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Whats involved in changing CAMO and maintenance outfit in Germany and D reg maintenance in the UK -any experience?

I have a D reg late 60's Mooney with an IFR fit (and German IFR certificate) which has been maintained (pretty well I think) since import by the same outfit in central Germany.

I've stayed with them in my first 3 years of ownership.

But it's a long way from NE England for maintenance.

So I'm considering moving to a UK CAMO and engineering shop (EASA 145, part XYZ certified etc). Mainly because it would be much more convenient but also I think quite a bit cheaper (the way 100hr checks and annuals are done together but seemingly charged separately and the ' labour' checking each and every panel instrument for the IFR certificate is a little 'steep'). In terms of aircraft delivery for maintenance and me getting home and estimates of annual costs mean it might save me a thousand or two a year. I plan to leave it on the D reg.

So 2 questions... 1) I'm a bit 'nervous' (silly really I know) about breaking the news to the German shop that I might leave. They're nice guys, who've on the whole done a good job. Is moving CAMO and maintenance shop in Germany often done and straightforward? How does one do it? What should I expect or ask of the shop I'm leaving? Would they give me an up to date aircraft 'statement' of the present state for the aircraft (defects carried over and calendar lifed items summary or whatever) for me to take to the new guys? Or any other summary of the maintenance records (which go back 40yrs!). Or do they keep the records for some minimum time? ( obviously I have the owner held records) Any experience/ thoughts / tips from those of you with experience of German engineering outfits (and especially changing them) gratefully received.

2) are any of you UK based and using a UK outfit as CAMO and or Workshop on a D reg aircraft? And what has your experience been (and which shop if you can say). Theoretically it should all be easy in EASA land but in practice (of dealing with the LBA and doing an ARC on a foreign reg machine might prove too much of a headache for many UK shops. There are many little differences (eg no Airframe/ engine/ prop logbook trio but a unified 'bordbuch' to name one of many. I called a few of the 'medium' size outfits and most made general positive noises but sounded rather vague about detail/ paperwork practicalities and none said they presently or recently have had any D reg a/c on their books. Only one is really looking into it by contacting the LBA to find out what issues might lie in wait.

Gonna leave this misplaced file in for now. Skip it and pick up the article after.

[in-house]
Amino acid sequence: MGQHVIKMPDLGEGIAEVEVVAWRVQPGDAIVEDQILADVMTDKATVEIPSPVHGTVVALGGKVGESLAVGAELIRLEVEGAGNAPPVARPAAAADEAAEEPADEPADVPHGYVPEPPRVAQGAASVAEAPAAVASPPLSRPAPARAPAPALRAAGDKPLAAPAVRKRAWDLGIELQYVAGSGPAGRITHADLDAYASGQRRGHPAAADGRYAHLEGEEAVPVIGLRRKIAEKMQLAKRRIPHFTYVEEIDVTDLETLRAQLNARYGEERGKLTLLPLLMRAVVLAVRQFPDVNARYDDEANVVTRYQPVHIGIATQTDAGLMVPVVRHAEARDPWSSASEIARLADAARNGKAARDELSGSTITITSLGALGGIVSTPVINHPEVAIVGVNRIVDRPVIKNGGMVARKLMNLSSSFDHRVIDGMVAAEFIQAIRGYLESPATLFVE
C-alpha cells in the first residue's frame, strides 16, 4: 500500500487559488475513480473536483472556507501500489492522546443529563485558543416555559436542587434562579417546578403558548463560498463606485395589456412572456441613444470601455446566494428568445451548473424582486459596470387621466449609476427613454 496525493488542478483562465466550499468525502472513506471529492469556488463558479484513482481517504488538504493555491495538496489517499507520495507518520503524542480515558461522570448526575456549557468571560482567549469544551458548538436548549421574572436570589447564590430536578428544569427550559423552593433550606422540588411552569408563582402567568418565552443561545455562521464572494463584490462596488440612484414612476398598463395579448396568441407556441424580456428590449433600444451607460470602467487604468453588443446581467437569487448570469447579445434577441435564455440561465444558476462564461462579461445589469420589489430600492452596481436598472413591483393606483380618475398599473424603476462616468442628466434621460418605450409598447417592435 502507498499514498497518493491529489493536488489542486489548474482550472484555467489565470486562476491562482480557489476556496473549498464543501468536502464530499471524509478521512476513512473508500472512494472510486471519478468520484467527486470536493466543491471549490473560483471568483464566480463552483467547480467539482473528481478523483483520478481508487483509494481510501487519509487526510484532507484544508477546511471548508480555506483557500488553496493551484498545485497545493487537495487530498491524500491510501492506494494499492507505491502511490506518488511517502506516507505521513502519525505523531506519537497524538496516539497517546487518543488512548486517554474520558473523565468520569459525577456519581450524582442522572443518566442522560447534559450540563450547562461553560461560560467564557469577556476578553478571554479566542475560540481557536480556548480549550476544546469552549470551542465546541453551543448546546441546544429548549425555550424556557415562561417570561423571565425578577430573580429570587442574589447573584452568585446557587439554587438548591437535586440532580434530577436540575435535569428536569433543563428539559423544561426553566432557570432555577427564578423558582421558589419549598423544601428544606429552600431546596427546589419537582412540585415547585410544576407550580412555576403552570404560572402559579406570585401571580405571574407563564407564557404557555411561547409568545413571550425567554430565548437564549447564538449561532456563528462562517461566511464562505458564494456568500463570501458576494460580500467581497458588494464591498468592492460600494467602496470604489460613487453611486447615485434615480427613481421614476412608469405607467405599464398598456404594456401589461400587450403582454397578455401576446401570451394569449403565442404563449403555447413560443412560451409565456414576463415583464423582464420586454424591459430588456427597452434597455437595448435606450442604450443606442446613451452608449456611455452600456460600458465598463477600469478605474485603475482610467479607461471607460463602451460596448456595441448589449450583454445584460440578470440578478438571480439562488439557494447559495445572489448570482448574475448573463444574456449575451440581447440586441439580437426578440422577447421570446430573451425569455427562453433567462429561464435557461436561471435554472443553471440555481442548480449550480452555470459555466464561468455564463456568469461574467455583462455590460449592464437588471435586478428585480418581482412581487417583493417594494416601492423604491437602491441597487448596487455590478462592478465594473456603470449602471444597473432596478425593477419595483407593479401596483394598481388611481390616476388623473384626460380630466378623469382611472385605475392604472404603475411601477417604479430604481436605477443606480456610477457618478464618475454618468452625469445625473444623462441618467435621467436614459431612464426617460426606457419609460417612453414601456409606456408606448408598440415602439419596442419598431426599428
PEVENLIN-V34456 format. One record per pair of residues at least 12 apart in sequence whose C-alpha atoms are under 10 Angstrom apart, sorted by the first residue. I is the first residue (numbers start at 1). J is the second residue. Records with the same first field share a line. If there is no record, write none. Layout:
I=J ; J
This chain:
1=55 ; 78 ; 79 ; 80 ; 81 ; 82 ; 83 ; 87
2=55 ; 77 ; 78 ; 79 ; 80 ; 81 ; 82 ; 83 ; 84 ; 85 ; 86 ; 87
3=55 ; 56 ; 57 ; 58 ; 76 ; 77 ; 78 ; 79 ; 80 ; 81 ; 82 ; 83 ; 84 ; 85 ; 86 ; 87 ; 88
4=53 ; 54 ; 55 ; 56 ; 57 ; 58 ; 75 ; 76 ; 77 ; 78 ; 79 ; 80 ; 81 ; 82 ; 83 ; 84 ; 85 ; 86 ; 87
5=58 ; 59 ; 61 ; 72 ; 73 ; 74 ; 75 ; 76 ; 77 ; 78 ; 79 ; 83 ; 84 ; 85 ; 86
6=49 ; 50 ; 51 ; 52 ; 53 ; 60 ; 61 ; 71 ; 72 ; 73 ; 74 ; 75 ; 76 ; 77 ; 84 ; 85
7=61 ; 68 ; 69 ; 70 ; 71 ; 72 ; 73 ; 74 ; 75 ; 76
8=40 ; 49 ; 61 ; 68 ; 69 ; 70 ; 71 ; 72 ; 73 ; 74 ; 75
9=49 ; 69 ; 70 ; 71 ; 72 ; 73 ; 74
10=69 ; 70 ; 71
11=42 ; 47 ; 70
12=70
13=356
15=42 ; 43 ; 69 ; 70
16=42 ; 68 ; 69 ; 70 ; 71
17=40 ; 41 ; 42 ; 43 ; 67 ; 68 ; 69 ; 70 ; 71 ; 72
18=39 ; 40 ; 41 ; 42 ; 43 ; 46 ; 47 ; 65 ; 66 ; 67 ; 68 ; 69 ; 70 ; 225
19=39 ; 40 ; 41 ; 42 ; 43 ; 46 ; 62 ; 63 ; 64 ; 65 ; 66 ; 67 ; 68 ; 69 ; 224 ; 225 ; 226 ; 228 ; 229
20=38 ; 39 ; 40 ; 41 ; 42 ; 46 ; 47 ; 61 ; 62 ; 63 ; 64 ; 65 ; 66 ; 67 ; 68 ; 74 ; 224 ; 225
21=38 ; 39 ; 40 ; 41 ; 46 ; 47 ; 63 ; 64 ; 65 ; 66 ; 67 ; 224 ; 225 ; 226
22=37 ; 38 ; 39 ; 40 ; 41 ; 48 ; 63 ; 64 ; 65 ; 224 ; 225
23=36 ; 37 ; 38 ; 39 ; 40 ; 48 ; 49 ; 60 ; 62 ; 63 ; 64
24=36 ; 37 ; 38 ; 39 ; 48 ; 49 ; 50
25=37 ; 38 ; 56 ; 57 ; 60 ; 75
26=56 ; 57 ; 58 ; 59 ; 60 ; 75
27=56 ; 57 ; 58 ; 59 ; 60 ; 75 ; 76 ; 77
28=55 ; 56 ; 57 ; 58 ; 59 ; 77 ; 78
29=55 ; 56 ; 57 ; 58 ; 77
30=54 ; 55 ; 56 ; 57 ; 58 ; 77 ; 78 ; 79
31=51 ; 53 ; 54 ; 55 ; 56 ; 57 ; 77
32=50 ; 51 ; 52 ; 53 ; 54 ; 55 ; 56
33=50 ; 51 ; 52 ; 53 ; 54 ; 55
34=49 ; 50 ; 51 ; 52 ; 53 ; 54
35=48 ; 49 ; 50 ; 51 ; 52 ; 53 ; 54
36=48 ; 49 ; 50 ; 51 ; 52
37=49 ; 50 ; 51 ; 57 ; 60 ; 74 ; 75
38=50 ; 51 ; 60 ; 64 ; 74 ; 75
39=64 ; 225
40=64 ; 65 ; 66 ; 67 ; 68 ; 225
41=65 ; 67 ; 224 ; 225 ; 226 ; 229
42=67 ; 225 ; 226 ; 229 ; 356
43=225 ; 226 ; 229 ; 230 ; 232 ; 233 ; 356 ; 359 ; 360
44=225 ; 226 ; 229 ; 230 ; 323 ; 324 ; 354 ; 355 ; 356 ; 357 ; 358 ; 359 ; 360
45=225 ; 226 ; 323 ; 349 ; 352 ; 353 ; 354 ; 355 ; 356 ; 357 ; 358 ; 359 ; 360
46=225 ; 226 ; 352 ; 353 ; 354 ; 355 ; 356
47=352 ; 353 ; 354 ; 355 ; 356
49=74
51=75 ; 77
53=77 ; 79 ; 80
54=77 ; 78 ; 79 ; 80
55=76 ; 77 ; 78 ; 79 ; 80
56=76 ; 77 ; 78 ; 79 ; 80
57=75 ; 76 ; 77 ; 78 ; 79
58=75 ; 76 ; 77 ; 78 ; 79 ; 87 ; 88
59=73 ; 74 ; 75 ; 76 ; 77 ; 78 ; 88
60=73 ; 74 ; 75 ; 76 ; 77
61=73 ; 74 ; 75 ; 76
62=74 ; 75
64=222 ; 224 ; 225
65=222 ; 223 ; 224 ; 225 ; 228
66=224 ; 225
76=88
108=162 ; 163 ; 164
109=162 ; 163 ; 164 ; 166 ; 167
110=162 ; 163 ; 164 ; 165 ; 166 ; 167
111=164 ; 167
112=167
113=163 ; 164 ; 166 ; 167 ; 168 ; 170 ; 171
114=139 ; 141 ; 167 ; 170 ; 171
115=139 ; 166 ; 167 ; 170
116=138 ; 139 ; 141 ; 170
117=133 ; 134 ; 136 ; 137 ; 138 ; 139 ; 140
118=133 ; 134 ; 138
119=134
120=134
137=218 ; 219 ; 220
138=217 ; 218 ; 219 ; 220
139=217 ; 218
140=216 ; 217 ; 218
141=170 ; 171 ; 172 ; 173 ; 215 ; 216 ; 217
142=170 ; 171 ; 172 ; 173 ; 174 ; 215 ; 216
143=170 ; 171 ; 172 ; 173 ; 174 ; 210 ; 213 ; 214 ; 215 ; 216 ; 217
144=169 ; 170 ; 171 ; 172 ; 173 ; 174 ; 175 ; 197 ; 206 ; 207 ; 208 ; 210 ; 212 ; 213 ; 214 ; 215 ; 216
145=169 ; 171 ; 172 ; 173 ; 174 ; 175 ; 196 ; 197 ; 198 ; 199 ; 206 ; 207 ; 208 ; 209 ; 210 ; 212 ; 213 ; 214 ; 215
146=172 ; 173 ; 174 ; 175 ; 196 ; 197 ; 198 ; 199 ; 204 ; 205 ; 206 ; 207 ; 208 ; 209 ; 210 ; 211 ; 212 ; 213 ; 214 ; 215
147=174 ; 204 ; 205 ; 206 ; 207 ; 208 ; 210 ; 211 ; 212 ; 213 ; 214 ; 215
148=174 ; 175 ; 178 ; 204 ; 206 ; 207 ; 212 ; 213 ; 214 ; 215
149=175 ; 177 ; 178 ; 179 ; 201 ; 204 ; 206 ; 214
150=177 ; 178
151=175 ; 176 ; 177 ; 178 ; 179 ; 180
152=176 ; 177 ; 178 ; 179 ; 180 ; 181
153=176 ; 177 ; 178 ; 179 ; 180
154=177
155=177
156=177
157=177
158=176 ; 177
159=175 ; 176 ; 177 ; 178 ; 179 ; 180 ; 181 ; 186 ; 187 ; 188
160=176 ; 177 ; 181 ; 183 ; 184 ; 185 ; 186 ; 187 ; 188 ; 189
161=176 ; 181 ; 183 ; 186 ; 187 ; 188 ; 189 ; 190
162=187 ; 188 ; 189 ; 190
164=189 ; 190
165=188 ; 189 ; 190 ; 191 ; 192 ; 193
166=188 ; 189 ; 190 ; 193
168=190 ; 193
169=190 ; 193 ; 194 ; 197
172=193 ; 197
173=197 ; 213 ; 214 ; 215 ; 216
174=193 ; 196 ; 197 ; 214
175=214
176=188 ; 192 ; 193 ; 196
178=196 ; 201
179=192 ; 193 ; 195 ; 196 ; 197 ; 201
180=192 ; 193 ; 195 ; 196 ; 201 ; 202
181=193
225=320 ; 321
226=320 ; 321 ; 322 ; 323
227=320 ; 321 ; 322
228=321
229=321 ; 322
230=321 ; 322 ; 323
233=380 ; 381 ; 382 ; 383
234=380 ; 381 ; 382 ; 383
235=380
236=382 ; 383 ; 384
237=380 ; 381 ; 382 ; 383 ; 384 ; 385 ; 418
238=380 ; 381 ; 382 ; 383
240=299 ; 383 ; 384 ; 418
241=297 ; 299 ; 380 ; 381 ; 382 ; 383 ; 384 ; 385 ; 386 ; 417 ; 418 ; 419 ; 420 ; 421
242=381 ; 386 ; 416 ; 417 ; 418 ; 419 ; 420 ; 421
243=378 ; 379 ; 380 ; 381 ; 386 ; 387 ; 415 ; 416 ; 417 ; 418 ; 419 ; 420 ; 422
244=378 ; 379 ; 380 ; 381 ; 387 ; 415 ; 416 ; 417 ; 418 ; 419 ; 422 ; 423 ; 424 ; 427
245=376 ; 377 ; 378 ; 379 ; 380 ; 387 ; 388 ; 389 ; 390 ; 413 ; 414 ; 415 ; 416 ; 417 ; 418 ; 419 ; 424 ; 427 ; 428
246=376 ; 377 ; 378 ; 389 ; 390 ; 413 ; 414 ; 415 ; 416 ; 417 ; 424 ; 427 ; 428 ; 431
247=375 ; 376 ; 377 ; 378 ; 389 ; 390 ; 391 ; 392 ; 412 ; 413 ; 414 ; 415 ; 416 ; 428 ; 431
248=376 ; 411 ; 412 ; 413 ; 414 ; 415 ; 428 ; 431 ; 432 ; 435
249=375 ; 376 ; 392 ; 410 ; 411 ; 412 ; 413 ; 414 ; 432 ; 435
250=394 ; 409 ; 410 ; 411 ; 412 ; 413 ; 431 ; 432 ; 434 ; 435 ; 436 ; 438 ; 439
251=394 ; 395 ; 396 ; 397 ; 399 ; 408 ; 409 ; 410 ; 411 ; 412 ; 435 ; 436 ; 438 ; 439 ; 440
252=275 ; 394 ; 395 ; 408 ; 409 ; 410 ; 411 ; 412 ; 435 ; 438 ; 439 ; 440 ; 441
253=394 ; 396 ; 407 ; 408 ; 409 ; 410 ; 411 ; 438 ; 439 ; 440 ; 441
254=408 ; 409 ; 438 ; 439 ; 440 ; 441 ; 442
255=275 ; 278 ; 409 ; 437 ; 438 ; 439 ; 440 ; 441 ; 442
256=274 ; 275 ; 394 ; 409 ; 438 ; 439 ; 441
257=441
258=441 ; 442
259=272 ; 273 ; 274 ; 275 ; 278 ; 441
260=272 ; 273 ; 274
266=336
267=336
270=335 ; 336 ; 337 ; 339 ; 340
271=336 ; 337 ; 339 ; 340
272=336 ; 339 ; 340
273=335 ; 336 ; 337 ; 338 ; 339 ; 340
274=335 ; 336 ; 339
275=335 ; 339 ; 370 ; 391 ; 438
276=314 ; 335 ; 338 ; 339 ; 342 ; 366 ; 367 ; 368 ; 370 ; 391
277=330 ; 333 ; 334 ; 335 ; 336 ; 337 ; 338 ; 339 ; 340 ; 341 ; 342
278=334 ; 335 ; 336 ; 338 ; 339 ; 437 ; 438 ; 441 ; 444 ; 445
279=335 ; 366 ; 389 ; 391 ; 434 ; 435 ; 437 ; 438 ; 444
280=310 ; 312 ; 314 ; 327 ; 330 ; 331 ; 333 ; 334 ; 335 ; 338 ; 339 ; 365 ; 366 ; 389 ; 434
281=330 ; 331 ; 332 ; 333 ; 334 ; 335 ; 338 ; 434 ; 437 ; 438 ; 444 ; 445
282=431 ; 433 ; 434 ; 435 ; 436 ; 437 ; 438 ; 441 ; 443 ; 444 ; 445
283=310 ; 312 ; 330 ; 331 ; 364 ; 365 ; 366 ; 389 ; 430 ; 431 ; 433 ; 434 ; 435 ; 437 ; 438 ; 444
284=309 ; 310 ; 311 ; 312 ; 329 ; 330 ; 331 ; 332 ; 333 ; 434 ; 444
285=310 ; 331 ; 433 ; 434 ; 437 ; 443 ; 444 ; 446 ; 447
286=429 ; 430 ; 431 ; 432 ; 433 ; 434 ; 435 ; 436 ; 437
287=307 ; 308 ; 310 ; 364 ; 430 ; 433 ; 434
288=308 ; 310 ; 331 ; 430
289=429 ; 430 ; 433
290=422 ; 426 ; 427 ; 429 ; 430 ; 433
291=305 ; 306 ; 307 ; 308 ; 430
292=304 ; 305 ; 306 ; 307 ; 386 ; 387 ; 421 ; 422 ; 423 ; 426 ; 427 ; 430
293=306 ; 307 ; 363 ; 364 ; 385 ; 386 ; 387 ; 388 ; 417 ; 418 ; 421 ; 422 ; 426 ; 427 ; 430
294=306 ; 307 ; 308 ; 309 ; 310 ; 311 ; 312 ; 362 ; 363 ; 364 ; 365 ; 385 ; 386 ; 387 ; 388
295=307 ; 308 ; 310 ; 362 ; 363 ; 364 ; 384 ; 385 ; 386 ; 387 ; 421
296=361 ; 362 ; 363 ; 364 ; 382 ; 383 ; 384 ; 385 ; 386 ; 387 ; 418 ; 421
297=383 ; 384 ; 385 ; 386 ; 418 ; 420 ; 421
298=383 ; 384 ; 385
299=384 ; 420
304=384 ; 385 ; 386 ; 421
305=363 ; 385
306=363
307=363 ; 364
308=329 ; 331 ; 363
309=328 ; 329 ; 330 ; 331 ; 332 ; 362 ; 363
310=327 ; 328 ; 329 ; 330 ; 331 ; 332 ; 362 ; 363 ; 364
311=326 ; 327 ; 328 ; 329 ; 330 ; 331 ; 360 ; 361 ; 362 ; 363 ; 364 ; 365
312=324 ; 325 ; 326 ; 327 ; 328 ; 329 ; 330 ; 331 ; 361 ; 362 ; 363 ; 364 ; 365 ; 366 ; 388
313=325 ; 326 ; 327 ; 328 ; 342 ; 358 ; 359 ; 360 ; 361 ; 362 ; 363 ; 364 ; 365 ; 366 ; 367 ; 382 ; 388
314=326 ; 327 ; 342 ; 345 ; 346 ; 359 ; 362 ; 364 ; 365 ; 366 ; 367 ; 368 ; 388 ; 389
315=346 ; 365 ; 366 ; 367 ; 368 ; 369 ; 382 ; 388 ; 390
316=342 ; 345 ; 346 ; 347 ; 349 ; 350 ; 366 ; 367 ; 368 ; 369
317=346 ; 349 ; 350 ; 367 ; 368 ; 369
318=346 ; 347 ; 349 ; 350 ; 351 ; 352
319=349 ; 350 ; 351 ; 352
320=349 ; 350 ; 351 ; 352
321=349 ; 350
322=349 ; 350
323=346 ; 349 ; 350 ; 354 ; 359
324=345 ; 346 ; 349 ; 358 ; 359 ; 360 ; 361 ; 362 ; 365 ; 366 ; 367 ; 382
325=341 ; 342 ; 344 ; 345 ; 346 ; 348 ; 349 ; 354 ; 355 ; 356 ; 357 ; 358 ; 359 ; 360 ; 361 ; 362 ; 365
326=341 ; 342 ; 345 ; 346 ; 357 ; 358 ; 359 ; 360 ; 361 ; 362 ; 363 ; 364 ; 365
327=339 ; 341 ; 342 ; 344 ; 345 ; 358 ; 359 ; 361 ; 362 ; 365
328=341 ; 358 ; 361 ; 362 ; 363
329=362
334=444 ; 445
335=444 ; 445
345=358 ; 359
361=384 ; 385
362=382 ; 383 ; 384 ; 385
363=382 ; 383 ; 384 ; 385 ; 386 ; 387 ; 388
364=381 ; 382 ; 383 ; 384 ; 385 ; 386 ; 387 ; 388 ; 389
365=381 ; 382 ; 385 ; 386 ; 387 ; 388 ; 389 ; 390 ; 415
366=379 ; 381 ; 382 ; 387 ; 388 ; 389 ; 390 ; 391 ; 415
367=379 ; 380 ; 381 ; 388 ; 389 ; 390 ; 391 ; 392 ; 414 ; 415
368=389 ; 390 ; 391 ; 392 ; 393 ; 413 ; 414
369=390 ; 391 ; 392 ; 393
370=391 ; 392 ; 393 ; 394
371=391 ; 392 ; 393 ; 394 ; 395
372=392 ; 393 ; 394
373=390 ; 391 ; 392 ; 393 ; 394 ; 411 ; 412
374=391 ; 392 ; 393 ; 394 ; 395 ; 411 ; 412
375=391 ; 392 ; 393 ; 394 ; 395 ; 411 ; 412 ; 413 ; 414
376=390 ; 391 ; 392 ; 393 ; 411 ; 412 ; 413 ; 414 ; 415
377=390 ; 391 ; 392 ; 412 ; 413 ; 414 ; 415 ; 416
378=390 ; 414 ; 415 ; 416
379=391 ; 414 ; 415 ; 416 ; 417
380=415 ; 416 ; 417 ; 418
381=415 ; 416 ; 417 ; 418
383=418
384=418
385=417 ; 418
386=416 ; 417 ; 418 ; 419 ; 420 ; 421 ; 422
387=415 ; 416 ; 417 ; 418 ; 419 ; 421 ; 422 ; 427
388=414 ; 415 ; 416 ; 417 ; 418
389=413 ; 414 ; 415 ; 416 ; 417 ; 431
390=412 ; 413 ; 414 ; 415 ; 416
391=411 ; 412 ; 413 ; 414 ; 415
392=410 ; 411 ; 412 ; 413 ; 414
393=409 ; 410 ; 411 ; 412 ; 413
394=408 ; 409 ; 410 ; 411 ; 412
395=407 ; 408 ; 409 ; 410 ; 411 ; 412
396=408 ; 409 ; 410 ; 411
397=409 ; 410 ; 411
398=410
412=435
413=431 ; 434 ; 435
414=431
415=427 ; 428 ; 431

And of course any other thoughts and observations would be great. As to the move altogether- I can see real pros and cons of staying put and leaving but thought I'd be foolish not to consider more local solutions!

Thanks all,

Justin

EGNV and Fishburn Airfield

the ' labour' checking each and every panel instrument for the IFR certificate is a little 'steep'

Doing your maintenance in the UK while staying on D-reg will not relieve you from having to perform the expensive annual avionics check. While the aircraft is on D-reg, your maintenance company has to comply with German regulations.

What should I expect or ask of the shop I'm leaving?

You should have everything already. The aircraft documents are called "L-Akte" in German and together with each invoice you should receive documentation including everything you mentioned. I switched shops this year and didn't have to do anything, actually told the old shop after the fact.

No professional shop should object to you switching shops for good reason. Even when you're switching for no reason. I would be very surprised if there were any issues at all.